Your job is not to instruct no matter how hopeless the instruction coming at you may be.
Sadly, a director is well within their rights to stop you from telling them what their vision is.
Do your job. Do it well. Ensure your responsibility is to help support a smooth process from read-through to performance and with a well-rounded character development along the way.
Do Not Go Running to Mummy or Daddy
Now here, I don’t mean your actual parentage (you are well within your rights to go and seek counsel, advice, comfort in the form of a well-cooked meal etc from them). No, instead I mean running to the producers.
Why do I not advise this?
Ultimately, and rightly or wrongly, the performing arts industries are entirely beholden to reputation. Repeated work and employment relies on you building a solid reputation as a solid performer.
By all means, approach the director if you feel that you can. Or even talk to the producers about the overall ambition of the production.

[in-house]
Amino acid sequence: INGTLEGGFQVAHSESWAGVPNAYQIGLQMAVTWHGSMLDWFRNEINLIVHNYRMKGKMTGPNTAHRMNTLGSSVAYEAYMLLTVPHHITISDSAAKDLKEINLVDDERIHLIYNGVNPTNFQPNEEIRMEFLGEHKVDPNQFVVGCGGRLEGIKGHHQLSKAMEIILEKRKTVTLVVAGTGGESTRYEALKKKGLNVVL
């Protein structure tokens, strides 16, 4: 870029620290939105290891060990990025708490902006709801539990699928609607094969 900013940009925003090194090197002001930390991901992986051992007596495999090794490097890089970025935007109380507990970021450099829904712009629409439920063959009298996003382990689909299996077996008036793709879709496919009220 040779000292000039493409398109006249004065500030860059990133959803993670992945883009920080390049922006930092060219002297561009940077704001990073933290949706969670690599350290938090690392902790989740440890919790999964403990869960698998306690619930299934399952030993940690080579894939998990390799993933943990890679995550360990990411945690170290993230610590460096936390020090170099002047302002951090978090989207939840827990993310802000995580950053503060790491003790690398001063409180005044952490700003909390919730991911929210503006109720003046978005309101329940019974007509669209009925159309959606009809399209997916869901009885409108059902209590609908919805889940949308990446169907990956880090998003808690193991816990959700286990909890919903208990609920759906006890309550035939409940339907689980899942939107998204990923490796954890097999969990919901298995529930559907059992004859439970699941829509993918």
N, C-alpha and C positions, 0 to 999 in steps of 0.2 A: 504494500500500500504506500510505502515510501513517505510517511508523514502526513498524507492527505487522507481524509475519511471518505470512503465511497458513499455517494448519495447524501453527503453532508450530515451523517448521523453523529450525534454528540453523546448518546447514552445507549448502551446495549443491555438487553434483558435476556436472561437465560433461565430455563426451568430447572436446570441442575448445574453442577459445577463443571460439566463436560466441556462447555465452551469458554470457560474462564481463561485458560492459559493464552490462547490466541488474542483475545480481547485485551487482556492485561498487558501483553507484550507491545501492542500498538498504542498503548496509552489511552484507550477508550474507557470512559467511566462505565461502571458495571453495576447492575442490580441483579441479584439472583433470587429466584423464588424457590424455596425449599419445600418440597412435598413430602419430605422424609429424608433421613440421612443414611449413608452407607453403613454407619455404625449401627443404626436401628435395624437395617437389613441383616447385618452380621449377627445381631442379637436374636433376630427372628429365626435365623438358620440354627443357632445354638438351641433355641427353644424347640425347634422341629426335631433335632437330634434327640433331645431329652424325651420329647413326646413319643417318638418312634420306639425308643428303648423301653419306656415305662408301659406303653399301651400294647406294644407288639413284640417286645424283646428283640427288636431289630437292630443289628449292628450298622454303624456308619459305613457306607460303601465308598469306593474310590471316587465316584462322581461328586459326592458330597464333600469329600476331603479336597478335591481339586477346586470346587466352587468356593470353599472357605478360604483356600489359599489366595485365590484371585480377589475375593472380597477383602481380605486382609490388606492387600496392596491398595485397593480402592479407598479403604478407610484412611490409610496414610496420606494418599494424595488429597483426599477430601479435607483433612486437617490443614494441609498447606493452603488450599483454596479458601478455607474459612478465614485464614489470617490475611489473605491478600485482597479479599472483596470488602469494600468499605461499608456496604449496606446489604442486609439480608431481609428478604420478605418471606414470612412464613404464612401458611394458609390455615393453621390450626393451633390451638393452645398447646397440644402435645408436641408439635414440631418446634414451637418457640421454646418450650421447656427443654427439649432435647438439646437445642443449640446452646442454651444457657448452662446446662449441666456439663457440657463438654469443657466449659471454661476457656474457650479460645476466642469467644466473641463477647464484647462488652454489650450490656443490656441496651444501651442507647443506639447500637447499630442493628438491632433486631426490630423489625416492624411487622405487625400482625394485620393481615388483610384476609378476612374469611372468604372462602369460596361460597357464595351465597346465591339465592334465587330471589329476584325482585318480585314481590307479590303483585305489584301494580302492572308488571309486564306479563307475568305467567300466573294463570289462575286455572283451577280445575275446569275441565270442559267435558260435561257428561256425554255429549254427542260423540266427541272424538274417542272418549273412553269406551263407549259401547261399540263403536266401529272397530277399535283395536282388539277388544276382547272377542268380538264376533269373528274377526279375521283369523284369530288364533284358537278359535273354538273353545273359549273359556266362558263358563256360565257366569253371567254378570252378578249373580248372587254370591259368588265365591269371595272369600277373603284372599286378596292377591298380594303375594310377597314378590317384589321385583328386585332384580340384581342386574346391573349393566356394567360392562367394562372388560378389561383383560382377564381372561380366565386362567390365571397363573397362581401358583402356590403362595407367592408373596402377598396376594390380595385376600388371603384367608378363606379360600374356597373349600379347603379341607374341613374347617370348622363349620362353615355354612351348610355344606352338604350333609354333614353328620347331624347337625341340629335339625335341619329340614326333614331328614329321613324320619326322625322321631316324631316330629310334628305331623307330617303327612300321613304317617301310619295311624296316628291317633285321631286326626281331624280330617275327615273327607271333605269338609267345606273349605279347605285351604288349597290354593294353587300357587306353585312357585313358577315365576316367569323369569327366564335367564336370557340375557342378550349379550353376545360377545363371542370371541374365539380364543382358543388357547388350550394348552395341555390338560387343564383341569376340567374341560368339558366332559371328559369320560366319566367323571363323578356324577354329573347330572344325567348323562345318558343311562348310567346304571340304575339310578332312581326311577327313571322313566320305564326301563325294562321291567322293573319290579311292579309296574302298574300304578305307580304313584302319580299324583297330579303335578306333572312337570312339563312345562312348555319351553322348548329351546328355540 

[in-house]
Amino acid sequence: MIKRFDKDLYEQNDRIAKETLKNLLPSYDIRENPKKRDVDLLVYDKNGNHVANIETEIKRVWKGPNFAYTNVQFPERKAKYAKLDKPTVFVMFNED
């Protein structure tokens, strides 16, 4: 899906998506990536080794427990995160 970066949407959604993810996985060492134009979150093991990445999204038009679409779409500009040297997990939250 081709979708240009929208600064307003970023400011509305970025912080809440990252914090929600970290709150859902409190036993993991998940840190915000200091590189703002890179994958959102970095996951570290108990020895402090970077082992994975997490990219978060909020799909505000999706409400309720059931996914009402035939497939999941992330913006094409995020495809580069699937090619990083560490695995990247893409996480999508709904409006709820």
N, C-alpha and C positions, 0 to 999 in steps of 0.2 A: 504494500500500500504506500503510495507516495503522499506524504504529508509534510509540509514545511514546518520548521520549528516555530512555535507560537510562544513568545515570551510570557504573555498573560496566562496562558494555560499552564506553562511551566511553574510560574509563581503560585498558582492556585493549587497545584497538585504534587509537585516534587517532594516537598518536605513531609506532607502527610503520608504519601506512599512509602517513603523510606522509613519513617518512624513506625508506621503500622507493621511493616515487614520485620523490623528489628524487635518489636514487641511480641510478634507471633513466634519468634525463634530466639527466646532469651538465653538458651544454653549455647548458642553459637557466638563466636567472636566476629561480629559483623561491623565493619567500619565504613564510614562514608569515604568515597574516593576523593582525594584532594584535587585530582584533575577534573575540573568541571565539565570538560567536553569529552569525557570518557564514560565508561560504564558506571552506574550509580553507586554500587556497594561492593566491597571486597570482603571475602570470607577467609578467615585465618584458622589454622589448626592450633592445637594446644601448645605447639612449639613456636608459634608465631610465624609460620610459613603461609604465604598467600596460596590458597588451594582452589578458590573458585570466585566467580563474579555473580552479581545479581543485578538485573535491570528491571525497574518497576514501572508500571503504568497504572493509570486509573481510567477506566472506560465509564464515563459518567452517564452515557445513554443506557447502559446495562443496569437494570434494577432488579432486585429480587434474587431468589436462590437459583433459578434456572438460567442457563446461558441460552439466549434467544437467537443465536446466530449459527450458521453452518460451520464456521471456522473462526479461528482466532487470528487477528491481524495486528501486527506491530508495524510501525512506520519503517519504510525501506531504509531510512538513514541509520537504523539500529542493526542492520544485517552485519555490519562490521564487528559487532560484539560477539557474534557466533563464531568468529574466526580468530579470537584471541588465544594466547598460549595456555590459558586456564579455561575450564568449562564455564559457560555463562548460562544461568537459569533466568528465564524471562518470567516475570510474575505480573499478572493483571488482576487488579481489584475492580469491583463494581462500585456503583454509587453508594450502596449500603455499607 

But… do not speak ill of the process.
This is your subjective take on what is happening and it may be that you are the one who will look difficult (or awkward / obnoxious / nasty etc) to the production team.
Always be pleasant about what is going on in a process. This could serve you well with other directors later, especially if this is with the same producers who like your conduct (your professional attitude, your pleasant approach and your keenness to make a production 100% better!).
Remember, a producer has engaged a director for a specific reason – and they will (almost undoubtably) know the manner/approach of this particular director.
But… Know Your Own Mind, and Professional Values
Of course, if the process is anything akin to bullying/workplace prejudice or anything that could be an example of legally concerning, then you reserve absolute cause to raise alarm. Just be aware that, as in any work-related claim, you will need to evidence misconduct (gross or otherwise). This is vital to support you, and ensure you retain your professionalism.
Of course, most of the time this isn’t the case. It’s more that you are aware that this director is difficult for YOU to work with.
In this instance you must make decisions that will serve you best (while avoiding any damage to your reputation). However, this should always be a VERY LAST option…
If you are absolutely certain that you cannot work with the hopelessness that is your great and glorious director, then you need to find a way out.